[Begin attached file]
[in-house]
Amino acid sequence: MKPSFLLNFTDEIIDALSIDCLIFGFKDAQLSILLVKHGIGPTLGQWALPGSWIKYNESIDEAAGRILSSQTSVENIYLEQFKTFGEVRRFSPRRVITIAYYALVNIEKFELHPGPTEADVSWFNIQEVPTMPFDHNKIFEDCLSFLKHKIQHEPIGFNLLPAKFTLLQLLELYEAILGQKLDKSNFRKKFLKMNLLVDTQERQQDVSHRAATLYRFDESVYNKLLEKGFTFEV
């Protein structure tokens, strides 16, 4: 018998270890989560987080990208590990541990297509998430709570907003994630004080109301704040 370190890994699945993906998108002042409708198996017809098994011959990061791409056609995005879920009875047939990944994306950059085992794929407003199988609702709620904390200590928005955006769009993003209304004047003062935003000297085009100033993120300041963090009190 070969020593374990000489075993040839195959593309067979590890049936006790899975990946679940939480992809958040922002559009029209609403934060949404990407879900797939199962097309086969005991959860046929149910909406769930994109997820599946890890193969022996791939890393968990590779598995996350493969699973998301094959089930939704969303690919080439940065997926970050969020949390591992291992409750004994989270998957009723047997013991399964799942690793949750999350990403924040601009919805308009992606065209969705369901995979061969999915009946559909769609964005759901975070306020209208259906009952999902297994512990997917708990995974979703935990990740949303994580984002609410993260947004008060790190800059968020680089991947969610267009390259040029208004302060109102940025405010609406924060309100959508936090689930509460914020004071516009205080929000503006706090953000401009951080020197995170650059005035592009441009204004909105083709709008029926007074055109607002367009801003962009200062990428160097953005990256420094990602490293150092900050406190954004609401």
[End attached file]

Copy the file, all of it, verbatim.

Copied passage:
[in-house]
Amino acid sequence: MKPSFLLNFTDEIIDALSIDCLIFGFKDAQLSILLVKHGIGPTLGQWALPGSWIKYNESIDEAAGRILSSQTSVENIYLEQFKTFGEVRRFSPRRVITIAYYALVNIEKFELHPGPTEADVSWFNIQEVPTMPFDHNKIFEDCLSFLKHKIQHEPIGFNLLPAKFTLLQLLELYEAILGQKLDKSNFRKKFLKMNLLVDTQERQQDVSHRAATLYRFDESVYNKLLEKGFTFEV
């Protein structure tokens, strides 16, 4: 018998270890989560987080990208590990541990297509998430709570907003994630004080109301704040 370190890994699945993906998108002042409708198996017809098994011959990061791409056609995005879920009875047939990944994306950059085992794929407003199988609702709620904390200590928005955006769009993003209304004047003062935003000297085009100033993120300041963090009190 070969020593374990000489075993040839195959593309067979590890049936006790899975990946679940939480992809958040922002559009029209609403934060949404990407879900797939199962097309086969005991959860046929149910909406769930994109997820599946890890193969022996791939890393968990590779598995996350493969699973998301094959089930939704969303690919080439940065997926970050969020949390591992291992409750004994989270998957009723047997013991399964799942690793949750999350990403924040601009919805308009992606065209969705369901995979061969999915009946559909769609964005759901975070306020209208259906009952999902297994512990997917708990995974979703935990990740949303994580984002609410993260947004008060790190800059968020680089991947969610267009390259040029208004302060109102940025405010609406924060309100959508936090689930509460914020004071516009205080929000503006706090953000401009951080020197995170650059005035592009441009204004909105083709709008029926007074055109607002367009801003962009200062990428160097953005990256420094990602490293150092900050406190954004609401």